Classical

Hello! The Cornish Music Series, always a prime locus for contemporary music in Seattle, got a shot in the arm this past season with the arrival of composer Laura Kaminsky, overseeing 100 students and 20 faculty as the new chair of Cornish's music department. A graduate of Oberlin and the City College of New York, Kaminsky's administrative experience has taken her not only across America, but to posts in Ghana and Poland. Expansion and inclusiveness in every direction is Kaminsky's goal. A "Piano Pairings" series last spring brought together students, faculty, alumni, and guest musicians for concerts of classical, jazz, and world music—and, most interestingly, the areas where these genres overlap. A four-day festival of African music combined traditional and concert works with panel discussions, a film screening, field research, and master classes. A recent concert with her ensemble Musicians Accord and Brazilian musician Jovino Santos Neto, in conjunction with Jack Straw Studios, also included community outreach and a Web broadcast. This season, look for more collaborations with Seattle organizations as Cornish brings visiting artists for master classes: the Colorado String Quartet, performing in Meany Hall's chamber music series, and soprano Harolyn Blackwell, here for a Seattle Opera gig. The American Music Center, on the board of which Kaminsky serves, will address real-world concerns in a daylong conference on "Business Basics for Composers" and "Concert Production for New Music" (11/12). Perhaps most emblematic of Kaminsky's energetic arrival is the renovation, acoustically and visually, of Cornish's marvelously intimate if somewhat drab PONCHO recital hall, a gradual process (though the space will be usable all season) scheduled for completion next April.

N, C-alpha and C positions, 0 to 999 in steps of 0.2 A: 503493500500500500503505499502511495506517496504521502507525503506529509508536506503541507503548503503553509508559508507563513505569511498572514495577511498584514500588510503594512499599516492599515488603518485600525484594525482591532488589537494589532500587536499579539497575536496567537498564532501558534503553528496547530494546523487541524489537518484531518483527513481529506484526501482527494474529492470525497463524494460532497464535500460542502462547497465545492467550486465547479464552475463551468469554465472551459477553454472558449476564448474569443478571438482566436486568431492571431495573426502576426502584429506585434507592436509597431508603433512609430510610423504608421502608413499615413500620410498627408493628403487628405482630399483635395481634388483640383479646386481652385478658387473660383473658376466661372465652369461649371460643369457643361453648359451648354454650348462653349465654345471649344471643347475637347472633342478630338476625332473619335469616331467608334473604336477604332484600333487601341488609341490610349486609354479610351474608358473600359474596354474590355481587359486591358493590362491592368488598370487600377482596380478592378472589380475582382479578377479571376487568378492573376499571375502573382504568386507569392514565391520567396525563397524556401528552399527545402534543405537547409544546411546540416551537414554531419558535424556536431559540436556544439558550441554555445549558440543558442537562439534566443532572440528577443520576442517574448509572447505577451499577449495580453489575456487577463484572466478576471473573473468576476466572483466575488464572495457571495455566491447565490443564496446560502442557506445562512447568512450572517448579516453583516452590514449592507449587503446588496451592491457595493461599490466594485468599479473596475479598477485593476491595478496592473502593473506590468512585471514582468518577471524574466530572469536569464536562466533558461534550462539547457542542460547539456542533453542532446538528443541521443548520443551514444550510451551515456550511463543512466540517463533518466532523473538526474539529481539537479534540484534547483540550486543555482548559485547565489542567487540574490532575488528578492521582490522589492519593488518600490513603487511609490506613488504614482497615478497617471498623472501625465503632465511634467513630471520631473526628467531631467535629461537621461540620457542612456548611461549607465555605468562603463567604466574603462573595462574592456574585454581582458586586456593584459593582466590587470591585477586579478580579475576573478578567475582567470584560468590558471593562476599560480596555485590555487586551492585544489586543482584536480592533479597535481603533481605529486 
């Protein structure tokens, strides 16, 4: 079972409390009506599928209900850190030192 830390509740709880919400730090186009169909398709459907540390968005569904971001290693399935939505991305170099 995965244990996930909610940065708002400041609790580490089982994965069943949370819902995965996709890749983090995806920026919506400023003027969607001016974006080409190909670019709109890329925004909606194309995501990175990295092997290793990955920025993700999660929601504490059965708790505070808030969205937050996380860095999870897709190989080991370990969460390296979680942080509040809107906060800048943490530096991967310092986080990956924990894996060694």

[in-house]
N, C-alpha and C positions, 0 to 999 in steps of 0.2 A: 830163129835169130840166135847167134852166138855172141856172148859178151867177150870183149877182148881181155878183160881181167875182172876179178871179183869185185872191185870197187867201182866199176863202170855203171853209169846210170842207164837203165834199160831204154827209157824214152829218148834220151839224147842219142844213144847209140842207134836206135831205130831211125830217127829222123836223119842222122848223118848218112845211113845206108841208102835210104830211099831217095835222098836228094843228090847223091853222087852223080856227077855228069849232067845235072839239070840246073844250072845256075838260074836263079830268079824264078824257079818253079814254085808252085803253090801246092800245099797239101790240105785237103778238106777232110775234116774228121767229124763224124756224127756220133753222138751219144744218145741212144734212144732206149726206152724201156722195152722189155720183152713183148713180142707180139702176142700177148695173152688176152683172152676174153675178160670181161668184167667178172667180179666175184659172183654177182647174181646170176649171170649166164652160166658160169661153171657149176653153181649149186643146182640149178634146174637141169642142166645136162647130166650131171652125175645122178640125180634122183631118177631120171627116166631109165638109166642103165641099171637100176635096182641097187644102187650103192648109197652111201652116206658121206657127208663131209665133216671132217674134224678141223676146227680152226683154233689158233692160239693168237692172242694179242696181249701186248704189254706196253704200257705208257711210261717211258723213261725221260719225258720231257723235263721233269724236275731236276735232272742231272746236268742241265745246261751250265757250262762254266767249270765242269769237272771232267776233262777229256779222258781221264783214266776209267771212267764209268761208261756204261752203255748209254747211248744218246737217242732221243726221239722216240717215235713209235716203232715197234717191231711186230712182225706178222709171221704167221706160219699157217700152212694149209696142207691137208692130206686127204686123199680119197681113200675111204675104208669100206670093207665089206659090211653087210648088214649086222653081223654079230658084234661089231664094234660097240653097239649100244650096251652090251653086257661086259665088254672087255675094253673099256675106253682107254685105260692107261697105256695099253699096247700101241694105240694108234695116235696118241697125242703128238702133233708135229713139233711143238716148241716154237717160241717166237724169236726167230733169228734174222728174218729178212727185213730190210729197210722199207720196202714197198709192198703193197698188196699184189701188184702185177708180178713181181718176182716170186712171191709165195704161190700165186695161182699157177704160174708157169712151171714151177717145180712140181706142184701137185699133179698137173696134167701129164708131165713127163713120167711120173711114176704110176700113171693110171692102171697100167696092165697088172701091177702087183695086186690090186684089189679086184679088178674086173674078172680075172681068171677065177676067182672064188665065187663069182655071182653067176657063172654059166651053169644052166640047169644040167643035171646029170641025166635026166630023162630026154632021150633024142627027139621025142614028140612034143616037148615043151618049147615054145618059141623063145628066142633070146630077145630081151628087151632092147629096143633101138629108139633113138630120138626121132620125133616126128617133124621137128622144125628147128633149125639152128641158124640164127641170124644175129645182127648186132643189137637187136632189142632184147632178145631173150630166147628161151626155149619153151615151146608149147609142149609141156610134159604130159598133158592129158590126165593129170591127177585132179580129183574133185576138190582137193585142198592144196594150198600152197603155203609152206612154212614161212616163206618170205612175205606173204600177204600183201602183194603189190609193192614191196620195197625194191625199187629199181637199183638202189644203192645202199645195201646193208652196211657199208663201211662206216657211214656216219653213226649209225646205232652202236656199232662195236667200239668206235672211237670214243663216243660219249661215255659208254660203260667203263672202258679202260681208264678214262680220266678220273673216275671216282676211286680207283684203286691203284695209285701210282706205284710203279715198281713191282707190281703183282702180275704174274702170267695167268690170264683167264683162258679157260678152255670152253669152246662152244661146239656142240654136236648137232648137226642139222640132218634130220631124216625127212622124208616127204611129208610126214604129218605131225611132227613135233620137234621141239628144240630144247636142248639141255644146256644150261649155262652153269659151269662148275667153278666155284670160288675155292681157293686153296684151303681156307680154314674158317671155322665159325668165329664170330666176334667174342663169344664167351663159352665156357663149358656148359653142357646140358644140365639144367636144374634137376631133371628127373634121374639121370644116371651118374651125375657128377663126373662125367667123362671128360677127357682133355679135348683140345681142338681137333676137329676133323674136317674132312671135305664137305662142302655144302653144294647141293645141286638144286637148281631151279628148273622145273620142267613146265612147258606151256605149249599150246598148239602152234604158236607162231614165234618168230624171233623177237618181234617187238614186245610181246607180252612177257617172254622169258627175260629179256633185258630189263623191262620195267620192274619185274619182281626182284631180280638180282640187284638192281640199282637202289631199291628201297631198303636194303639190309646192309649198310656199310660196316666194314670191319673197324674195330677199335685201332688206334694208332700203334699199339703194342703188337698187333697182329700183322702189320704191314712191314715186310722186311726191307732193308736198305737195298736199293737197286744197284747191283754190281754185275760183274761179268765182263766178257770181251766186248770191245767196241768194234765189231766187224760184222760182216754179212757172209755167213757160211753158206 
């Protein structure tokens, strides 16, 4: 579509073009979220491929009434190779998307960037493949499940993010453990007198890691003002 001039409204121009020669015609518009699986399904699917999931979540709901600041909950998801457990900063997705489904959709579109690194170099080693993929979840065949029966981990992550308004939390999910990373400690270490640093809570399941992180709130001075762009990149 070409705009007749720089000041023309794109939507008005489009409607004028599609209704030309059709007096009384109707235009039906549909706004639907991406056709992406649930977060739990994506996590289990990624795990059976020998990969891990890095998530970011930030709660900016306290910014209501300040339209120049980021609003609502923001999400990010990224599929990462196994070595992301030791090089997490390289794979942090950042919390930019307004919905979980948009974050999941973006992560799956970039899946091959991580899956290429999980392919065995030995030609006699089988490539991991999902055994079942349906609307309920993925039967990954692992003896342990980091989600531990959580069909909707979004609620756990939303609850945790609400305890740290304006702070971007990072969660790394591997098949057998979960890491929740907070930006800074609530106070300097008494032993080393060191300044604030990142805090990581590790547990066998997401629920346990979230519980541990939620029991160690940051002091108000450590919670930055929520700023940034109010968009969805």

Goodbye! Christian Asplund arrived in Seattle as a UW graduate student in 1993 and soon after founded, with colleague Tom Baker, Seattle Experimental Opera (SEXO) to showcase a series of intimate and unsettling anti-operas written with his wife, poet Lara Candland. Their subjects were wildly disparate, but their delicate verbal imagery coupled with Asplund's understated and insinuating music (he likes to "give the text a flat surface to bounce off of") puzzled and charmed theatergoers: A Girl's Body at Crepuscule, exploring a woman's shifting sense of identity; The Open Curtain, reflections on the life and writings of Joseph Smith; The Archivist, the most inscrutable of them all, about a data collector in an underground bunker; Floralesque, an epistolary opera set in a conservatory; and, this July, Liquid Girls, with lots of fanciful water imagery in the text and real water providing beguiling sounds in the pit. Asplund also made a splash (ooh, nice segue!) on Seattle's improv circuit, switching from quaint harmonium to edgy, thrashing viola, and started the thriving Seattle Composers' Salon, a new-music open-mike night the last Friday of each month. But from academia he came and to academia he has returned. Asplund moved to Norman, Oklahoma, in August to head the composition department at the University of O

 
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